Union

The best damn Union game I never saw

Photo: Chris Gibbons

Editor’s note: This piece is a supplement to yesterday’s The best damn Union game we’ve ever seen.

There were at least two empty seats in the second half of the best damn Union game we’ve ever seen. Despite a sold out crowd, a River End finally a-flood with supporters and smoke, and even a roiling sea of Red to the north, there were two empty seats.

I know this to be true because the seats were mine.

You see, the babysitter texted me to tell me she was no longer available just around the time she was supposed to arrive. My wife and I don’t get out much with two preschoolers, but we do love a soccer game and only one of our list of sitters is ever available on Saturdays… until she’s not.

Frantically texting each of the others for their immediate availability was futile. We were stuck.

Saying “yes”

The fact of the matter is I wasn’t even planning on going to this match. I was looking forward to a quiet night at home, the Union game on low volume, and some take-out Mexican food. That is unquestionably my idea of a great Saturday night and (for those who have known me any length of time) one of the things that hasn’t changed much in 20 years.

But a friend offered me tickets to the match. Good tickets, too. No, I mean really good tickets.

So, considering it was Red Bull, and that I can order nachos any night of the week, I said “yes.”

Author’s note: My GrubHub order history would suggest that the hypothetical “any night” of the week for nachos actually means in practice “many nights” of the week. That fact is neither here nor there.

Back to the saga of the disappearing babysitter, my wife suggested I bring our four year old son in her stead (a sweet boy named after a legendary, World Cup-winning Italian defender who had hair like Fabio and a jawline like Mr. Incredible).

The extent to which our son appreciates soccer is the same as the extent to which you or I might appreciate muzak: it’s on in the background when he’s focused on much more important things, like drawing pictures of trucks. He also goes to bed at 7 p.m. most nights, and anything outside of that routine is spinning the horrifying wheel of kiddie roulette: you don’t know how it’s going to end terribly, but it is going to end terribly.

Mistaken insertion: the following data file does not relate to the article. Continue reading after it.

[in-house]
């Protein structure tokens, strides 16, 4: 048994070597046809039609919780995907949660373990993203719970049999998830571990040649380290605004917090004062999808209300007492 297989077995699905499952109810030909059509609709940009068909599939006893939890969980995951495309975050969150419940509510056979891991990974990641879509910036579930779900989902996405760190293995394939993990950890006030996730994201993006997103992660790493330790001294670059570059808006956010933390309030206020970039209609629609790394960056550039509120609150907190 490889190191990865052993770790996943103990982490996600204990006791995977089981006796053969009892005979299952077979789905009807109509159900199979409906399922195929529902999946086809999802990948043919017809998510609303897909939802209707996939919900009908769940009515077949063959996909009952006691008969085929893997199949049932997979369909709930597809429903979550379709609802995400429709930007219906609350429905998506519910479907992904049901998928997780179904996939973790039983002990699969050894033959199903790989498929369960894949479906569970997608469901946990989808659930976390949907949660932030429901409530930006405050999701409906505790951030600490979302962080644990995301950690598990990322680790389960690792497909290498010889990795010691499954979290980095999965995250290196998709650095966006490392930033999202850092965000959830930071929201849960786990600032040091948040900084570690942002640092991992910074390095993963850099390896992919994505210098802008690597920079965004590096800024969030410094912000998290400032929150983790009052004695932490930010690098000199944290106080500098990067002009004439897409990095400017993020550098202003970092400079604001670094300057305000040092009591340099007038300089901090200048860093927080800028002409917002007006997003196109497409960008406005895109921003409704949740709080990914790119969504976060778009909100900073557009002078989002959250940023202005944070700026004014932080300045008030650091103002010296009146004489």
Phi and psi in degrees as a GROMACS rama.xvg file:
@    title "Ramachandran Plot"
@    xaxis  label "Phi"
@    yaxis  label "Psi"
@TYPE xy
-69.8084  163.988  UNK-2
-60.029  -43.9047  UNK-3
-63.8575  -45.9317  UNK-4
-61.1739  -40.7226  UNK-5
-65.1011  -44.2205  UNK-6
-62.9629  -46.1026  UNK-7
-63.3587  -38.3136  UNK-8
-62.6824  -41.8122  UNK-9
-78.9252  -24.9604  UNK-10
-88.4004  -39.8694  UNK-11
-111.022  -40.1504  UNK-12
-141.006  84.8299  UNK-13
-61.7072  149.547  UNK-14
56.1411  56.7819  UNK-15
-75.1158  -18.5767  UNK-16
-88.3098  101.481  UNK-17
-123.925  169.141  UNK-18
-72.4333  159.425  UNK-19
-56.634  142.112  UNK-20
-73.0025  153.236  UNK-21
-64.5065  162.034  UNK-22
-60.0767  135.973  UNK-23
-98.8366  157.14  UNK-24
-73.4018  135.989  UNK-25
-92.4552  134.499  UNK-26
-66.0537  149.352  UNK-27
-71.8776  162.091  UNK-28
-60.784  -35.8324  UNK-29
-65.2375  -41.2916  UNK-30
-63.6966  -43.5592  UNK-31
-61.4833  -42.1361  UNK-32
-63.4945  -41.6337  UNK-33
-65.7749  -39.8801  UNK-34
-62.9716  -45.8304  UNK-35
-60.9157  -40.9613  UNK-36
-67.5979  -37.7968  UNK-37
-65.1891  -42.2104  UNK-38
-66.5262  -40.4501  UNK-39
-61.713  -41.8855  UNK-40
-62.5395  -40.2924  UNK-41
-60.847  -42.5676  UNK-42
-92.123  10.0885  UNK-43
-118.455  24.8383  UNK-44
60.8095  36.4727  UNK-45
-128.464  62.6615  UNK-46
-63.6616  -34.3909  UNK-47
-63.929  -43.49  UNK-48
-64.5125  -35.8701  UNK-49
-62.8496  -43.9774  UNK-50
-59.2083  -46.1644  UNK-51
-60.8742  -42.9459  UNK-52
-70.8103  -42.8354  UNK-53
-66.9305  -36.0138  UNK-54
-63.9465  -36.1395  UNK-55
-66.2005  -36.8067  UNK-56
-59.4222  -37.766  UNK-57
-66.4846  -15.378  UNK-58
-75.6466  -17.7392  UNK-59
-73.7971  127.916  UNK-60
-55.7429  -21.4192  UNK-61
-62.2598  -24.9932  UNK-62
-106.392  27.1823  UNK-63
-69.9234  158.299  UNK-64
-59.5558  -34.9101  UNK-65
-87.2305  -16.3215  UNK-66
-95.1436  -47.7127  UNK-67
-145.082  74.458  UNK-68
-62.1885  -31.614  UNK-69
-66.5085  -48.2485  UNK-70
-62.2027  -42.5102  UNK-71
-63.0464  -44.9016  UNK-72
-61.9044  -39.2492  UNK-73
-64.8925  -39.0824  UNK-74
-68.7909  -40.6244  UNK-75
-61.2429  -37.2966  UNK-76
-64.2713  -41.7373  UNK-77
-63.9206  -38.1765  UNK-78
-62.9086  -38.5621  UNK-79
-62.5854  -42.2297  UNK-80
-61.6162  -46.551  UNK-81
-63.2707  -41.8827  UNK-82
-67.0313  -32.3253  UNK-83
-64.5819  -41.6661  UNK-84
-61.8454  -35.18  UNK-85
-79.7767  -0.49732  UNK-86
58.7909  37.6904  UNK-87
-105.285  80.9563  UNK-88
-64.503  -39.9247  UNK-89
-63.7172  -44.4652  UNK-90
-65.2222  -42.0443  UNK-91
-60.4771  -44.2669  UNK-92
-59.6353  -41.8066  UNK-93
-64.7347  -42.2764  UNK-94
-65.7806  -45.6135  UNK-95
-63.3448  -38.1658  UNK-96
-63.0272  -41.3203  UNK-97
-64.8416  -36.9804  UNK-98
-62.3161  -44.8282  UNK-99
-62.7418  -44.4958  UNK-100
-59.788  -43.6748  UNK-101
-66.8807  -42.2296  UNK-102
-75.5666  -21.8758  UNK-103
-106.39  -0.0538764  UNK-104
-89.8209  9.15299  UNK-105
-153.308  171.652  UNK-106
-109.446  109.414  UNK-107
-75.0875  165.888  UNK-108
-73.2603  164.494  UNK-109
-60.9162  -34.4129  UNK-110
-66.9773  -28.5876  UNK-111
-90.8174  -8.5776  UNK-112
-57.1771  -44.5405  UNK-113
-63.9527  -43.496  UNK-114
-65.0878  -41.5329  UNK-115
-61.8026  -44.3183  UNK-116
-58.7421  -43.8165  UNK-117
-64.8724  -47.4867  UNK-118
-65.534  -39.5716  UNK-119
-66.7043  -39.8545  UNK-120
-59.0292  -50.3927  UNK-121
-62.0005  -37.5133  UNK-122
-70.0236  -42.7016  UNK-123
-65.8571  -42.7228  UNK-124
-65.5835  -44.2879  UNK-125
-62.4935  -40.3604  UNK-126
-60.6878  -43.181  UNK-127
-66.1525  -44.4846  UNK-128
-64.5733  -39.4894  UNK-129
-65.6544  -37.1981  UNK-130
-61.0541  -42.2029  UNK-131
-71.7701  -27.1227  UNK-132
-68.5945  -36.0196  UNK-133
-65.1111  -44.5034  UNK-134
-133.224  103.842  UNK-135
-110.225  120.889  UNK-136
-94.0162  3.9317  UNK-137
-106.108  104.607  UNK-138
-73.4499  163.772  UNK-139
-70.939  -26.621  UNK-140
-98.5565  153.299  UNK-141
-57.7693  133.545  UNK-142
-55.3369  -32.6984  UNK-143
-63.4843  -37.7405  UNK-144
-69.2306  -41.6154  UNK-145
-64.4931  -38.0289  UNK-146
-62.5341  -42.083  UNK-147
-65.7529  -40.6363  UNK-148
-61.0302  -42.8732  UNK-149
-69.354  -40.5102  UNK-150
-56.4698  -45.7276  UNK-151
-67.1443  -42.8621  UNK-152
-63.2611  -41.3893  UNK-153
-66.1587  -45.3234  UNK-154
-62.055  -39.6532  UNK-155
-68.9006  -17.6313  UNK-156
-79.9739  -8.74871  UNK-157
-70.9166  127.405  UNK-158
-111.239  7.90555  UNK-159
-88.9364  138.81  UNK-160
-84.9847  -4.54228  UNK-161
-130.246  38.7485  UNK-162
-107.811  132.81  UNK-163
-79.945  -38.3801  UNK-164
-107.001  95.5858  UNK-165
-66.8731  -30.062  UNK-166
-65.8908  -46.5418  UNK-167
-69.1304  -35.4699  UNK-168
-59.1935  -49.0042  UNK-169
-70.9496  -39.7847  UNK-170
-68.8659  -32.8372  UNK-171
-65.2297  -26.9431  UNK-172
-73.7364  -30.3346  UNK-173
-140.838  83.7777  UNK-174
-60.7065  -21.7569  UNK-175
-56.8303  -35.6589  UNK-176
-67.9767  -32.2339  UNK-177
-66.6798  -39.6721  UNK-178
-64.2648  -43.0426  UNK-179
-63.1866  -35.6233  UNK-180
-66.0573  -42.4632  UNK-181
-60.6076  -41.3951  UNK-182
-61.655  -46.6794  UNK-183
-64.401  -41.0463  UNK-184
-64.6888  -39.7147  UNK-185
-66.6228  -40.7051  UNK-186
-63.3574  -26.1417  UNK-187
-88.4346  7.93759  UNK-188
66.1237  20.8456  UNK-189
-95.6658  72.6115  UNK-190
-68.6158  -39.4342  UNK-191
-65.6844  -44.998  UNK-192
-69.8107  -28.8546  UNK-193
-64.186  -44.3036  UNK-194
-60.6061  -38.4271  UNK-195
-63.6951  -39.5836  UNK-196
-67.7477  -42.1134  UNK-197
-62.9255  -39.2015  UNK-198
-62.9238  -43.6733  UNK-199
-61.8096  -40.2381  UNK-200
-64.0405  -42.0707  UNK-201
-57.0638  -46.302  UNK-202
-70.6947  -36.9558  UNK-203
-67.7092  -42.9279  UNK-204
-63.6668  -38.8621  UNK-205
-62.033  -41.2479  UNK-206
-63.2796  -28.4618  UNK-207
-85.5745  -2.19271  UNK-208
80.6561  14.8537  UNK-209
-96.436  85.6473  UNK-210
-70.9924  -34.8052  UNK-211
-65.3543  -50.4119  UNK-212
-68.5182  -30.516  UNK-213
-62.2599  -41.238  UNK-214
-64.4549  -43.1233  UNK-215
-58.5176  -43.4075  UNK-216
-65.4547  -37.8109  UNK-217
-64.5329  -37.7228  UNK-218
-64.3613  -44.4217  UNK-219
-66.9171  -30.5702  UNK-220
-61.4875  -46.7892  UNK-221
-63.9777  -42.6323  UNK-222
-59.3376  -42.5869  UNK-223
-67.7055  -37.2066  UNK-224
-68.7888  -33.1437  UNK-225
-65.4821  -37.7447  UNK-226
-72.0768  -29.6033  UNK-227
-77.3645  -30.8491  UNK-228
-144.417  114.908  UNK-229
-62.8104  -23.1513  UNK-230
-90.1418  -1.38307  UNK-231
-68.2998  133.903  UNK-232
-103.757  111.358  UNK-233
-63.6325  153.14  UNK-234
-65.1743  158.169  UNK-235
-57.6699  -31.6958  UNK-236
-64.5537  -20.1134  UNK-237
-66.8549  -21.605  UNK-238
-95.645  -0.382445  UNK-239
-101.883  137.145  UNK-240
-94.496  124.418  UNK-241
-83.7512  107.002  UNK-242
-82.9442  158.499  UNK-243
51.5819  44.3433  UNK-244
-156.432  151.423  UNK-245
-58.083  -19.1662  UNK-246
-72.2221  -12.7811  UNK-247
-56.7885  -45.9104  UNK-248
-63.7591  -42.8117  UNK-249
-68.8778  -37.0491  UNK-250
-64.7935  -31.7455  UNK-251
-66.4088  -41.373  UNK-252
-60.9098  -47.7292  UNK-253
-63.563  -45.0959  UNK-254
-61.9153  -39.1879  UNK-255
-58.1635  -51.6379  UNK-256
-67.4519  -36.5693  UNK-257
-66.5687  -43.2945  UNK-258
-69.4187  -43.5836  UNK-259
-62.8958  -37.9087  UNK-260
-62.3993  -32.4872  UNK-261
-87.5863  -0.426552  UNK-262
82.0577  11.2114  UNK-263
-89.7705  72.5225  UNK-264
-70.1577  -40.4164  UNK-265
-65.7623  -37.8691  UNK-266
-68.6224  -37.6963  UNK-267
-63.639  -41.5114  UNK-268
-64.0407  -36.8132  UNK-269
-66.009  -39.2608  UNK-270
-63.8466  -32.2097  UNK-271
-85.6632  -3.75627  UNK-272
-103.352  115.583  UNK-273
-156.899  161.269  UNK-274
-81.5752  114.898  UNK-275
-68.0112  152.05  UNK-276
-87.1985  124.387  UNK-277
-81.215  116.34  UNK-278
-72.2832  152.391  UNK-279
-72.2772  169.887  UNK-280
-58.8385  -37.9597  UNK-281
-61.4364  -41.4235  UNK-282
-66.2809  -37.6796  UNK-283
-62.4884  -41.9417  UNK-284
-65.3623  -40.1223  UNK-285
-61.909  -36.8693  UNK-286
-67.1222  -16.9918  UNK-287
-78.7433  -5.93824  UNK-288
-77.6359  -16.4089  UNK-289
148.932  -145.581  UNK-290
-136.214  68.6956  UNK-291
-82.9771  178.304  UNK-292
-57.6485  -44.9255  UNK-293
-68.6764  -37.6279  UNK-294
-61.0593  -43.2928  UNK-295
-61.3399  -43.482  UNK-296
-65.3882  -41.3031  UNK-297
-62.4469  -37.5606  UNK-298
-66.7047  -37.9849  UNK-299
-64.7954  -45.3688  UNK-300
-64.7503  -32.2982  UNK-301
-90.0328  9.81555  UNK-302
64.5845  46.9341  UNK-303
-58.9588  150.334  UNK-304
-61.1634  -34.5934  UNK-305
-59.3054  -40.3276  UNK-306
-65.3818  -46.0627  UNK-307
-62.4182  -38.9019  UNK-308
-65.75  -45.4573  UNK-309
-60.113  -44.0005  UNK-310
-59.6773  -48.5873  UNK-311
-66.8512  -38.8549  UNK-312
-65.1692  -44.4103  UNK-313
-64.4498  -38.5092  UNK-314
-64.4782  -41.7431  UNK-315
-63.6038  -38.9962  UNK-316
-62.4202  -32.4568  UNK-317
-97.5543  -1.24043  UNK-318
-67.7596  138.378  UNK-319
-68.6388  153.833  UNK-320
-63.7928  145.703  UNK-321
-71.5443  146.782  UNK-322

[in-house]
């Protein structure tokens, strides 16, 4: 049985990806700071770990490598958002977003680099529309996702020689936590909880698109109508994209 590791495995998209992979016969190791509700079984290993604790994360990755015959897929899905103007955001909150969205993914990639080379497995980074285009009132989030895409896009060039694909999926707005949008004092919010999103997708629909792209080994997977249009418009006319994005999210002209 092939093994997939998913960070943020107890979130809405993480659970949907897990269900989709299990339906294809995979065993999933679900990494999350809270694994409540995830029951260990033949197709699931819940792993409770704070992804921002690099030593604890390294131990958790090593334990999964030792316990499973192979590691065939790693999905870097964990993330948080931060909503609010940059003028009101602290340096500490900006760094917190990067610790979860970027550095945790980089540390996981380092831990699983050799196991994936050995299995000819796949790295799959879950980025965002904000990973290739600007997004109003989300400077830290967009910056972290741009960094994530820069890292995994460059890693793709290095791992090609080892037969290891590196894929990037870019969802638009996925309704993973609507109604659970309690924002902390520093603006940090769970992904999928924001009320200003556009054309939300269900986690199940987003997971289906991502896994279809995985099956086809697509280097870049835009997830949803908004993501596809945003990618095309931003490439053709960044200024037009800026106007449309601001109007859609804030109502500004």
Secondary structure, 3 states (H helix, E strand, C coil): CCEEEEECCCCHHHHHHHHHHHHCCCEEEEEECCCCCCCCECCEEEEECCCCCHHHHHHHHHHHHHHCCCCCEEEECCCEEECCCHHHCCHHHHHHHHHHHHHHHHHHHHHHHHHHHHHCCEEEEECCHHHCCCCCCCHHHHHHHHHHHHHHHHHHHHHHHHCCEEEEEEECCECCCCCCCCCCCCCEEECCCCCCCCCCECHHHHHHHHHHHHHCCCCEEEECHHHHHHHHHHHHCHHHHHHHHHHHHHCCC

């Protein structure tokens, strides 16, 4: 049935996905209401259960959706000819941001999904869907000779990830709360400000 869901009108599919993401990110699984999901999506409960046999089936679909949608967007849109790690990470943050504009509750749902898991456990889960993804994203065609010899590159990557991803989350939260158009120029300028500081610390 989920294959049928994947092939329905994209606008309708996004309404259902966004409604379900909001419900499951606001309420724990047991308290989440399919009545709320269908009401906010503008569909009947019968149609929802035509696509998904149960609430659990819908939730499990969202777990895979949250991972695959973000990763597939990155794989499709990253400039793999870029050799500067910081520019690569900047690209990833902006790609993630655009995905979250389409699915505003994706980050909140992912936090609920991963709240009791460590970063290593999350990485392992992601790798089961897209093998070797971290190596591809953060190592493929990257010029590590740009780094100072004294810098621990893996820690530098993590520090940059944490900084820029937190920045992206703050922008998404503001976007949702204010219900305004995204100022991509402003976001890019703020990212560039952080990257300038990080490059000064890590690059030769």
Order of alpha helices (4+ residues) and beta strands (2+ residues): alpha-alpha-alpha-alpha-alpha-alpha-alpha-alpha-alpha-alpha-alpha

But it was Red Bull and these were really good tickets, like “ones that come with unlimited free food” good.

Bribed by the promise of hot dogs and chocolate chip cookies to his heart’s and my wallet’s content (“Could I eat, like, sixty-hundred?”), he said “yes.”

The match

We left our house as late as possible so as to ensure the boy had only the least amount of time to be bored before we’d have to leave. I have a “spot” in Lot A where I’ve parked for all 10 years of this franchise’s existence. Upon exiting the car, the boy made sure to note how much dirt there was where we parked and that, if it rained, the dirt would become mud because “You only need dirt and water to make mud.”

“That’s all you need,” he said.

We walked out on the various docks around the stadium, pulled leaves off of trees so we could throw them into the river, and talked to a guy with a beard and a fishing pole who had pictures of the striper and catfish he caught and released earlier. Then, we set up shop on a bench outside (while the Red Bull supporters marched in) to watch an orange tanker ship lumber by.

We might have gone home then with one of us perfectly happy, but I convinced him to stay a bit longer with the hot dog as my metaphorical carrot.

We found our seats only a few minutes before kickoff, which was good because we got to see the sprinklers water the field. For my son, that was a real highlight, so much so he mentioned it again the next morning.

I nearly voted for those sprinklers in my Player of the Week ballot.

He ordered his hot dog, chocolate chip cookie, and water (again, these were really good seats) while the Major League Soccer anthem played and the smoke started billowing from the south end.

A first half to forget

“Clap with me,” I said, as the players marched onto the pitch.

“What for?,” he replied, already withholding his fandom like only an entrenched Negadeliphian might.

I tried to explain to him the idea of club and community and that support for both means being there through good times and bad, irrespective of short-term performance. He tried to explain to me why I should take note of the wheels on the die-cast truck Nana got him at CVS two years ago and how he had slightly nudged the small rubber tire off its axel.

Neither of us fully succeeded.

“I don’t really like soccer because all the players get muddy,” he said. Even at four years old he thinks the state of the pitch is unacceptable, which is difficult to argue. The food arrived though and that thread died, and as far as I know no Union player ended up muddy in this match.

I’ll have to relay that information to perhaps comfort him.